You can use a Codicil to make nearly any changes you wish to your Last Will and Testament within reason. Some common elements people use Codicils to change in their Last Wills include:

  • Changing the beneficiaries of their estate, assets, and gifts
  • Naming new guardians for their children
  • Adding or replacing an executor
  • Updating or removing specific clauses
  • Adding new assets or gifts for distribution
  • Adding instructions for taking care of newly acquired pets

For example, you can use a Codicil if you’ve changed your mind about who you want to give the responsibility of distributing your assets to your beneficiaries when you pass away (the executor).

Ideally, you’ll only use a Codicil to make one or two minor changes to your Last Will. Having many Codicils attached to your Will can lead to confusion. It’s usually a good idea to create an entirely new Will if you’re making extensive modifications to reflect significant life changes.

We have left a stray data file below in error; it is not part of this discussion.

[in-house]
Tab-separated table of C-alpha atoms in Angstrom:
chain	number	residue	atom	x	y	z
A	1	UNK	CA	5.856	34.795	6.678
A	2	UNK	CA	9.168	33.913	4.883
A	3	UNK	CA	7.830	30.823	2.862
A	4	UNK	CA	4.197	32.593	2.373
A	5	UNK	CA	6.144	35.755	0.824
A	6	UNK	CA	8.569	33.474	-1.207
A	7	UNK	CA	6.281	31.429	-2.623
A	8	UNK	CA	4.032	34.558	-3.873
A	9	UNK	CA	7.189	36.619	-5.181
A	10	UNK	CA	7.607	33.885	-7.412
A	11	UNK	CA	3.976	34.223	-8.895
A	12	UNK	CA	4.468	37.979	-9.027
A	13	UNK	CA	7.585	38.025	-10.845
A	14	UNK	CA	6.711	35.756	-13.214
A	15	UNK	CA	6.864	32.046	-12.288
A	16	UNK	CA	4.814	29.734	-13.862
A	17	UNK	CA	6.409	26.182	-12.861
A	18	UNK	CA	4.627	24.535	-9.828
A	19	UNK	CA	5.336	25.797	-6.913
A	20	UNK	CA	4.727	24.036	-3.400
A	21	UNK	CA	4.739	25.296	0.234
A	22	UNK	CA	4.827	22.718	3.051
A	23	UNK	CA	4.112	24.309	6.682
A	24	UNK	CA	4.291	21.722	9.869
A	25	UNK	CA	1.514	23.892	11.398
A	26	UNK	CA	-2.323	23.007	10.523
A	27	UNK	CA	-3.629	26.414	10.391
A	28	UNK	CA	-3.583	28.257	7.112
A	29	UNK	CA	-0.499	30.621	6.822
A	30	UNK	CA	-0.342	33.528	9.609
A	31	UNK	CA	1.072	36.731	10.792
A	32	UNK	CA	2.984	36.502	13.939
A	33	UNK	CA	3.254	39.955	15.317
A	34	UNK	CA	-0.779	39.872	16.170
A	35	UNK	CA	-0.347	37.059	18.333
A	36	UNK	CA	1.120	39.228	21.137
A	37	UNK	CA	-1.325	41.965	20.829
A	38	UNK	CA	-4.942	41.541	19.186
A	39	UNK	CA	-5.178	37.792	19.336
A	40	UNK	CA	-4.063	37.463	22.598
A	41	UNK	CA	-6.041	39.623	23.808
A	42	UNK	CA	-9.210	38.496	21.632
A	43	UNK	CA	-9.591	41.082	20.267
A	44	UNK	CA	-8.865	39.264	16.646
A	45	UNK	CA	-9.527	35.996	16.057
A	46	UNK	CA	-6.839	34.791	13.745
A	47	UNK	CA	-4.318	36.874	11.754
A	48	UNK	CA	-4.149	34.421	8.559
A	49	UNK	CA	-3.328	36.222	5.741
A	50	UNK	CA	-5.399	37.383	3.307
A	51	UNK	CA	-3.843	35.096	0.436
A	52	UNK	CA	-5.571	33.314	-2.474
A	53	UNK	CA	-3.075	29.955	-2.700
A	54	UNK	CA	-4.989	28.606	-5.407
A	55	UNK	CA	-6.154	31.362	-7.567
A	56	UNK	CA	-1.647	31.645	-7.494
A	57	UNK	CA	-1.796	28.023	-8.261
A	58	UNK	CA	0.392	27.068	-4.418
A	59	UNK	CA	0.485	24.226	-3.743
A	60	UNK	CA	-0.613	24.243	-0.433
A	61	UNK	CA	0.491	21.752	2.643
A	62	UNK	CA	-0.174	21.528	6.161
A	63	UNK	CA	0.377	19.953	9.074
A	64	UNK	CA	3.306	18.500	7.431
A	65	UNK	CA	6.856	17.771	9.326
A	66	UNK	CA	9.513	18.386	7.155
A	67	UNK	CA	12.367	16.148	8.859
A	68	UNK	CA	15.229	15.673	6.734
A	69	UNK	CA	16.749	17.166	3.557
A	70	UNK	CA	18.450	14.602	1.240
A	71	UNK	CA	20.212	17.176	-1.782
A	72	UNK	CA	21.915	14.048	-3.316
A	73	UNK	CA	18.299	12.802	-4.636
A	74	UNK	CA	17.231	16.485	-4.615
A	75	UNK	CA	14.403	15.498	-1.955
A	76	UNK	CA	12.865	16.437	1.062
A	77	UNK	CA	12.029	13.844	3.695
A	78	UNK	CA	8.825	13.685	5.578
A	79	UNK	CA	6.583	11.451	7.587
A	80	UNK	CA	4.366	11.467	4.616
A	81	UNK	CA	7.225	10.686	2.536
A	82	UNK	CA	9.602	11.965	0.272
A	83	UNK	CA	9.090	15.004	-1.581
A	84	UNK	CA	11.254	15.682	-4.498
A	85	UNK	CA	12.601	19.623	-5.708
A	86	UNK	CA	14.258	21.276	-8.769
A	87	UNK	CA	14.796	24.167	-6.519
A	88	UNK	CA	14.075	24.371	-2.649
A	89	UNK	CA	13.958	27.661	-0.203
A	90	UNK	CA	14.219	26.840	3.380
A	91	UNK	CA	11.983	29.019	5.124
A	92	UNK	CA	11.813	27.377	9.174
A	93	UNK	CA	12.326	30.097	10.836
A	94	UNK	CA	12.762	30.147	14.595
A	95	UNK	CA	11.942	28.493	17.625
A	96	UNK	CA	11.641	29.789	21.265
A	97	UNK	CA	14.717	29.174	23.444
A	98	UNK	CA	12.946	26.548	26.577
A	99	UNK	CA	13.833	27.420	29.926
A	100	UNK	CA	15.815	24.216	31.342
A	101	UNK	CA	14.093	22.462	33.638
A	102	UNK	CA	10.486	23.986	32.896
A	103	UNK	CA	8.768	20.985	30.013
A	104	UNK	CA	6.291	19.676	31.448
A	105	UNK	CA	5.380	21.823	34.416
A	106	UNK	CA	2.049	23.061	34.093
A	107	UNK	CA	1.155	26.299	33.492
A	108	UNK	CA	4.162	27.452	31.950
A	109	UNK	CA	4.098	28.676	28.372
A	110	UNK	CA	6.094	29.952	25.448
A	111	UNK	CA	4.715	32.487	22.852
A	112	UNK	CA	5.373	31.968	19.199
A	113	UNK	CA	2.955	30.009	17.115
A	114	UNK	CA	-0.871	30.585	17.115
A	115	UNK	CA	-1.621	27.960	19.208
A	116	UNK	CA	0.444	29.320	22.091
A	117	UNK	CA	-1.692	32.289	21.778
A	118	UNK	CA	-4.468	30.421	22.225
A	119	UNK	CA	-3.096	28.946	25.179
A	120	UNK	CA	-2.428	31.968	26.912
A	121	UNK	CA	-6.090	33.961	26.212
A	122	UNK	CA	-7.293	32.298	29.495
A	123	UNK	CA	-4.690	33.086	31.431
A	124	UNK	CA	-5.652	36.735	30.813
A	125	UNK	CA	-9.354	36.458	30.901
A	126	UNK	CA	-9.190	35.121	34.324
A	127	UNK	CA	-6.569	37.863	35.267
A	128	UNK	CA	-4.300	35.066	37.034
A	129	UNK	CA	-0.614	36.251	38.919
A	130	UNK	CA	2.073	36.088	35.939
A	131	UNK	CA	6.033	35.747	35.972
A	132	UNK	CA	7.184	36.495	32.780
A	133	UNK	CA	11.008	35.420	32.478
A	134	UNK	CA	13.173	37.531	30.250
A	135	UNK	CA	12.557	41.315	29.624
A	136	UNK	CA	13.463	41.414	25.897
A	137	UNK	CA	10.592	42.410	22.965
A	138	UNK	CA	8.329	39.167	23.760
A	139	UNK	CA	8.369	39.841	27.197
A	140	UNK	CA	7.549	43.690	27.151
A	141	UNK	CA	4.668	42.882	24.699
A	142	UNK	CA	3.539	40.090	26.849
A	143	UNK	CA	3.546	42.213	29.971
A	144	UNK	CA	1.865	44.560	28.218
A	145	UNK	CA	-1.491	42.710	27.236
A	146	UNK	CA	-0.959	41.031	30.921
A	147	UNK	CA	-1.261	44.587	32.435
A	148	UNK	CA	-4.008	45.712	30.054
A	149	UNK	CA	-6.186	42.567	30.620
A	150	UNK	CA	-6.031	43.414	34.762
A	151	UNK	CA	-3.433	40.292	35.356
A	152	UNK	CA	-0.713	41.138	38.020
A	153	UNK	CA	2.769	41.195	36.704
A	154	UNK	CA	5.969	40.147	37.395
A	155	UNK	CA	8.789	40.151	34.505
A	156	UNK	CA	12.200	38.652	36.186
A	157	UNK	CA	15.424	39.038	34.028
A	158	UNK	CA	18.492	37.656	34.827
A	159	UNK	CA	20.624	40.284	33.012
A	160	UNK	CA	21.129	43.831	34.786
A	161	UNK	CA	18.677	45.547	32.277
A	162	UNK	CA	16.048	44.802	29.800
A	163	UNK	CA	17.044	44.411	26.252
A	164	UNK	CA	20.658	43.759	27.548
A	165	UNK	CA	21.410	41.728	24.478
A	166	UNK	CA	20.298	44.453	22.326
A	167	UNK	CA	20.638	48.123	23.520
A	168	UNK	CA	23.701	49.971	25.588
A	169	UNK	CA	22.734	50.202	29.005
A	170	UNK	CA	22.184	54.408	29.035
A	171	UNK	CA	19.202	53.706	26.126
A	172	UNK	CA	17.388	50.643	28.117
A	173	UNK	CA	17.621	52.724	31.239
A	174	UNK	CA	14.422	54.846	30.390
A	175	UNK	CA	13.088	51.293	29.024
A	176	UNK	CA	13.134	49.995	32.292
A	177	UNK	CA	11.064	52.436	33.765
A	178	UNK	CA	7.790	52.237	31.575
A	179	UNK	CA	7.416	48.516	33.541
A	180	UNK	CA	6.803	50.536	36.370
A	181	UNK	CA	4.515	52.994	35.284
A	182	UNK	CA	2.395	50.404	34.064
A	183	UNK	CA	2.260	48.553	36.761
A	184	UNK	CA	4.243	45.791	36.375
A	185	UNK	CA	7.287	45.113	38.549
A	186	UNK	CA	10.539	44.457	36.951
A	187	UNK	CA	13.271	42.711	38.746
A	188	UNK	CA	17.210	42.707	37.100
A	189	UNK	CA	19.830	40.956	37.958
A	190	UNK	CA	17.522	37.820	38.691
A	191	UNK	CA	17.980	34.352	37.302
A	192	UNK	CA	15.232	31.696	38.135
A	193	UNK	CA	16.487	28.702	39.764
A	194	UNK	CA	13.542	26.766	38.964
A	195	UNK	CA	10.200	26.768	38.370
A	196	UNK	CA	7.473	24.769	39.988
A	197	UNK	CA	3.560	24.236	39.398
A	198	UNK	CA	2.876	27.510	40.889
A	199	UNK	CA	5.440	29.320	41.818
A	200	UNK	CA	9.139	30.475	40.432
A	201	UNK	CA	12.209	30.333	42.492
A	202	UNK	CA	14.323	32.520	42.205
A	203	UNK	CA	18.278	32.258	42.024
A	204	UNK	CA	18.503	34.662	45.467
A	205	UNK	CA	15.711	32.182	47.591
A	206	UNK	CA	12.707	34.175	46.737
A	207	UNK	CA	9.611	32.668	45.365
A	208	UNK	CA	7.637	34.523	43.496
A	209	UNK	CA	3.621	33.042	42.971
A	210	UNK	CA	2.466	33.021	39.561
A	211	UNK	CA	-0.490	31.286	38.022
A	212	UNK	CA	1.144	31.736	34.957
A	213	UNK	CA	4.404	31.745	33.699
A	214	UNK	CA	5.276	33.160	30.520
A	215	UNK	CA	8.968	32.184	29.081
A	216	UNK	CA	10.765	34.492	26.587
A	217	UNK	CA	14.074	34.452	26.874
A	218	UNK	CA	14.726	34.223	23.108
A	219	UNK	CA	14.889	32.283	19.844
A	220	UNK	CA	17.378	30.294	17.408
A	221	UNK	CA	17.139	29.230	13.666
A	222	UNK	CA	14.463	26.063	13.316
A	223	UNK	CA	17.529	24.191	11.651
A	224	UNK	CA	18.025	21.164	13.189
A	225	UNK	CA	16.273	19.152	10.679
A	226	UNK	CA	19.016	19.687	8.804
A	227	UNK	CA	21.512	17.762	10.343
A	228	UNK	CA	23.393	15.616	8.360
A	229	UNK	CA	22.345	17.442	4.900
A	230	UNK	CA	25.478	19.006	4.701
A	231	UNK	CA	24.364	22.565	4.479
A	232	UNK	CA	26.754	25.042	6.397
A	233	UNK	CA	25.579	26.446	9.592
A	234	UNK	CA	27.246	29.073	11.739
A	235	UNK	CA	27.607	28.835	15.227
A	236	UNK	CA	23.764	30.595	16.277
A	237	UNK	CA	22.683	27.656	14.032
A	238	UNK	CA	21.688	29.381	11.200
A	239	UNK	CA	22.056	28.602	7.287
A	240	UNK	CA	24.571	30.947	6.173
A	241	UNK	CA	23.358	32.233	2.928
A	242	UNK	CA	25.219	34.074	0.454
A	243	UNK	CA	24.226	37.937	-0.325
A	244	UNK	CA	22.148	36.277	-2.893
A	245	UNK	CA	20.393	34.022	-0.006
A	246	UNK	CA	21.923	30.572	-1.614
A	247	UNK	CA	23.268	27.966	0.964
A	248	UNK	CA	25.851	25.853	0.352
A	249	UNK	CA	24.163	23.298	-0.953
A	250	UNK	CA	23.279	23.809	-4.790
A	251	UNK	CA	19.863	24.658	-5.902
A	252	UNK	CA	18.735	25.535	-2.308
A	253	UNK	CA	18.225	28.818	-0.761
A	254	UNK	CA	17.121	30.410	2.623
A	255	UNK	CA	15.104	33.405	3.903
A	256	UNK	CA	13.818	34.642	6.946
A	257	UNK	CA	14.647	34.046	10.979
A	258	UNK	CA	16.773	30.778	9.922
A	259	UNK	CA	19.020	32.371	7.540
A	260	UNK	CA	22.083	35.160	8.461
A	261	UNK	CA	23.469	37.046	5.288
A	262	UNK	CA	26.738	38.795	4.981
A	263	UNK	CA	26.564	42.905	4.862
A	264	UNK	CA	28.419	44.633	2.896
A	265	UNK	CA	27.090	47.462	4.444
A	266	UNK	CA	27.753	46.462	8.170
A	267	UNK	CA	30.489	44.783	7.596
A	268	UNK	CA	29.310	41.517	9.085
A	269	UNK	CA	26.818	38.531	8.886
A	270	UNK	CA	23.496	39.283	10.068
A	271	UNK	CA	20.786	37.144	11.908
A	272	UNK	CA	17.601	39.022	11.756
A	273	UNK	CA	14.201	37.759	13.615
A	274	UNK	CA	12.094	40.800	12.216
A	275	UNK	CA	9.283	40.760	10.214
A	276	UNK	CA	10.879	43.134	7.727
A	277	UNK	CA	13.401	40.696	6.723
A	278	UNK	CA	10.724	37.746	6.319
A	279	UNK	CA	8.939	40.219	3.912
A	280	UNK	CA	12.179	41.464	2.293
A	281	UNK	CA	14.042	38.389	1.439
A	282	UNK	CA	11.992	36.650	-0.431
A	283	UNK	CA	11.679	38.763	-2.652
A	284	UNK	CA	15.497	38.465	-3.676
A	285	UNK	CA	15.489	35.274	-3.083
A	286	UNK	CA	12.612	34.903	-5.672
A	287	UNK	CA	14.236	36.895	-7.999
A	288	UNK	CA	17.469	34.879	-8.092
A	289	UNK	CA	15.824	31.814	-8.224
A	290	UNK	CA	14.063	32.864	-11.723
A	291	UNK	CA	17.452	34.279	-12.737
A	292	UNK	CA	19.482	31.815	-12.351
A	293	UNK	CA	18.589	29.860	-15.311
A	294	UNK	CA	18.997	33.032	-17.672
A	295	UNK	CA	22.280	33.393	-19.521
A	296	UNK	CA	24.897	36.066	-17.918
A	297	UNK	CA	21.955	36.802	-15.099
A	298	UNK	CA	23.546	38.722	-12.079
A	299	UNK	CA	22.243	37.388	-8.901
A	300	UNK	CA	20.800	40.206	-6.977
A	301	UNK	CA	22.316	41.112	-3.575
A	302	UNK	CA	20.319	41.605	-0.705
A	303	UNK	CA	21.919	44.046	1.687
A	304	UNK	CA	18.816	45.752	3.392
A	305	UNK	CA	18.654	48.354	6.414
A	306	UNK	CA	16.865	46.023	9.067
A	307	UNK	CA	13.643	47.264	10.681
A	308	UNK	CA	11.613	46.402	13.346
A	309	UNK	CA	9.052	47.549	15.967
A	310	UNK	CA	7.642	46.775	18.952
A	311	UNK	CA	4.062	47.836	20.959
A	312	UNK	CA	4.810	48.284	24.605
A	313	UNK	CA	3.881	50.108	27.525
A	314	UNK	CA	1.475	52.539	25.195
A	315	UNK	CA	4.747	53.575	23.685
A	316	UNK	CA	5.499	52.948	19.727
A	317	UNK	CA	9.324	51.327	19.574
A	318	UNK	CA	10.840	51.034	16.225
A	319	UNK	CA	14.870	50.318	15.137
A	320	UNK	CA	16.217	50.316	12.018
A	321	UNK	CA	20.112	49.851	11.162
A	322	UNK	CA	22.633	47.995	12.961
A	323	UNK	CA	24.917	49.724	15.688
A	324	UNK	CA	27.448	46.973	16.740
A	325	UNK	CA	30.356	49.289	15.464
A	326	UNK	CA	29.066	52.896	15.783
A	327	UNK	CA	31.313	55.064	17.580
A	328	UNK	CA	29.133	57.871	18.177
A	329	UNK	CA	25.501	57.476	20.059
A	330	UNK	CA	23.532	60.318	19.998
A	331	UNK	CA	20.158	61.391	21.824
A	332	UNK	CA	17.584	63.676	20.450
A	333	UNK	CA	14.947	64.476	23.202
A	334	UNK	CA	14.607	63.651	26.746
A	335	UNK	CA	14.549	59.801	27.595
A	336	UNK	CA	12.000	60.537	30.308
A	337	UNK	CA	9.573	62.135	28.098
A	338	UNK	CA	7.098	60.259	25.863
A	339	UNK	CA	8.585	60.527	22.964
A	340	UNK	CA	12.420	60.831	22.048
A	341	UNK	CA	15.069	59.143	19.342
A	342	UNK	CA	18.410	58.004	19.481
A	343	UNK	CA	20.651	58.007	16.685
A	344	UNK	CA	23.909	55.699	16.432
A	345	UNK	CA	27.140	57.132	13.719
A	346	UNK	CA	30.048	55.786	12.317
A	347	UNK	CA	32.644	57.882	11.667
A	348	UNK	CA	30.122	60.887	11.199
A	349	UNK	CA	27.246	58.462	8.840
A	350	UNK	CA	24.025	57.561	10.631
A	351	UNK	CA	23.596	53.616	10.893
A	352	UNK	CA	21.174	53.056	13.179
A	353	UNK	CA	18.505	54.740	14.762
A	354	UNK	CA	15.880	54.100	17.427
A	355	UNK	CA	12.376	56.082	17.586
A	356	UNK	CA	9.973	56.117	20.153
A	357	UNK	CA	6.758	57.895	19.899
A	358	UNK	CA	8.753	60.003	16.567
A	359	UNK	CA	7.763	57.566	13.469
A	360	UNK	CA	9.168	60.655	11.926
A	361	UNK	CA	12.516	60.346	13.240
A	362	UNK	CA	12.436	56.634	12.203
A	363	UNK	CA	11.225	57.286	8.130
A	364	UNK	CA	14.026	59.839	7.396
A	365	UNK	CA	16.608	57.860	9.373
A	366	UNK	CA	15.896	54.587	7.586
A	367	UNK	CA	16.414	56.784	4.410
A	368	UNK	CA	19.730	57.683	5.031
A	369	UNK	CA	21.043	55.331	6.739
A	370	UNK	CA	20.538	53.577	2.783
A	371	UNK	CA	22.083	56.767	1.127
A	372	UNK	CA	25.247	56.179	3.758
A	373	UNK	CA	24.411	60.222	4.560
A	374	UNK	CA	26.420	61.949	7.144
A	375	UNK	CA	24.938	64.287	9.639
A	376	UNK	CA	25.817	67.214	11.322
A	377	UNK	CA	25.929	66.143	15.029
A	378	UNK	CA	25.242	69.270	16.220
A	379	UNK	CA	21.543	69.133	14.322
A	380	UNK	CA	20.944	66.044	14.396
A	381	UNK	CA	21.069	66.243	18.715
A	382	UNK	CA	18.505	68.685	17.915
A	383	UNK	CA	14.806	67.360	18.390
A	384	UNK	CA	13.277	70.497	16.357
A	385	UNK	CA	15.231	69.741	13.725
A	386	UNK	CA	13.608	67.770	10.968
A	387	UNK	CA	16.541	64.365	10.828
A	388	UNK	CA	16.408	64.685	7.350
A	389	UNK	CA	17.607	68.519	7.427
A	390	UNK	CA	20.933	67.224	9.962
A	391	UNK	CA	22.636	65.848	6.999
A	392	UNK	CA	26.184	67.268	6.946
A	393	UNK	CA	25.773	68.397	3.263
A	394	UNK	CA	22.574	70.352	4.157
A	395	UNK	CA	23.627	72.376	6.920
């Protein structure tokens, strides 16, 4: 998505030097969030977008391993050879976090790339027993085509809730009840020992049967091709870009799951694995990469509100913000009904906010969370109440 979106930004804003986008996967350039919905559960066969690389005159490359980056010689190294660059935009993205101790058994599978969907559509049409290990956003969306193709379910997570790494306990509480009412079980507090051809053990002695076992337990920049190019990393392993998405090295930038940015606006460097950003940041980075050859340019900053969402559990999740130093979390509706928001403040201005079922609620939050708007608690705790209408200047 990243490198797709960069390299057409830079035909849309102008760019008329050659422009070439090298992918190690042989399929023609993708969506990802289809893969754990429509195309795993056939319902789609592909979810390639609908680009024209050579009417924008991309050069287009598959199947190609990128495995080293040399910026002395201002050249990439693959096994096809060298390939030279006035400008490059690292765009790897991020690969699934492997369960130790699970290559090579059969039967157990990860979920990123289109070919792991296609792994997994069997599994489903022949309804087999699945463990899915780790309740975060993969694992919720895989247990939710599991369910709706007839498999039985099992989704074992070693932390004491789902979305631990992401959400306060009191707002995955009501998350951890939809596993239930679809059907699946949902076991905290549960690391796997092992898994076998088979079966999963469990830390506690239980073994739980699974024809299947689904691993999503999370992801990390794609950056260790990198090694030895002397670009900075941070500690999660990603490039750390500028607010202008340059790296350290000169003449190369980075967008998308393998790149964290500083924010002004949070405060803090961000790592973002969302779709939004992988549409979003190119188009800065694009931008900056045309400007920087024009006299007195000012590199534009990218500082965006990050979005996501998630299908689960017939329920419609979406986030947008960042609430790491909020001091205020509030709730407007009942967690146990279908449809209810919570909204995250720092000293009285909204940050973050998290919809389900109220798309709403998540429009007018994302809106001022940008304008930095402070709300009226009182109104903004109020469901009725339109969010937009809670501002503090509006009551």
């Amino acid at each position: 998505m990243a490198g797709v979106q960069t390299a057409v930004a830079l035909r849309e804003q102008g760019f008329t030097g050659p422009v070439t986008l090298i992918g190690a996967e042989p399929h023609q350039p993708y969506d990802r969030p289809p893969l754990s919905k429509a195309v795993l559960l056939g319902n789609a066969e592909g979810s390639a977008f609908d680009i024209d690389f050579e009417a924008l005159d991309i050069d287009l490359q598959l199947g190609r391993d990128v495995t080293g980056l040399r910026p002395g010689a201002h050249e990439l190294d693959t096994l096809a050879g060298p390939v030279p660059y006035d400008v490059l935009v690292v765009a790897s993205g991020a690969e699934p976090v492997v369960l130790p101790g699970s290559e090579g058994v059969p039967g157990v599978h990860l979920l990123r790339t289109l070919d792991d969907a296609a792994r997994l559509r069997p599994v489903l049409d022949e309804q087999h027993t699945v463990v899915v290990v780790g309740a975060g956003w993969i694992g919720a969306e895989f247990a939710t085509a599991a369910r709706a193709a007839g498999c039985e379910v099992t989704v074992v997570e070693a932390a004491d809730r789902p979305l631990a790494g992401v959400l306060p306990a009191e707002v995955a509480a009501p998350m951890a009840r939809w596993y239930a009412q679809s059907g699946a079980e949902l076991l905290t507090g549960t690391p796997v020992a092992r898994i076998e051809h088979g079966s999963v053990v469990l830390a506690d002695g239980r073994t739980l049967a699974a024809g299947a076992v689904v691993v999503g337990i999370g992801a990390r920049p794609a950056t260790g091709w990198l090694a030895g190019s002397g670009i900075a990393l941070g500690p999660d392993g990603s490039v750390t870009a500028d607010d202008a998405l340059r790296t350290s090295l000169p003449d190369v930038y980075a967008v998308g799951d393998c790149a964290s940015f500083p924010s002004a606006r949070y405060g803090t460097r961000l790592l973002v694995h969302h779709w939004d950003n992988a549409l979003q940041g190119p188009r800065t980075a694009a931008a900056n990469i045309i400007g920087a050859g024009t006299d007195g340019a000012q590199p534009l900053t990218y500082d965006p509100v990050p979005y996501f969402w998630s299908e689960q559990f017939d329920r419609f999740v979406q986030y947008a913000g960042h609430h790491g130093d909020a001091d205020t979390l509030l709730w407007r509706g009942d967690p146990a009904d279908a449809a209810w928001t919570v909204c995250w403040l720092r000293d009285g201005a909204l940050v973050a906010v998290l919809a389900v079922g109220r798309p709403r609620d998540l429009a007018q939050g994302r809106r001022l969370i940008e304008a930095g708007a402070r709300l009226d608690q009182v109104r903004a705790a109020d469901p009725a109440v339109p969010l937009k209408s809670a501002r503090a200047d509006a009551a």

Who can create a Codicil to change a Last Will?

Only a Last Will’s creator (also called a testator) can use a Codicil to amend the document. Anyone at least 18 years old and is of sound mind, memory, and understanding can be a testator.

The Will’s executor or someone with Power of Attorney doesn’t have the authority to create a Codicil.

Can I add a Codicil to my Last Will without a lawyer?

A Codicil is legally valid even if a lawyer didn’t help you create it. However, while it may not be a legal requirement to involve a lawyer in the process, consulting one is a good idea. A lawyer can ensure your Last Will and any Codicils meet all the conditions necessary for a judge to consider them valid.

How do I create a Codicil?

You can easily create a customised Codicil by completing LawDepot’s questionnaire. Using our template will ensure you complete the necessary steps.

1. State your location

Start your Codicil by stating your location. Australian states and territories have their own estate laws, and LawDepot will customise your Codicil to meet the rules and regulations of your location.

The following legislation governs Last Will amendments in each state and territory:

2. Include the date your Last Will was signed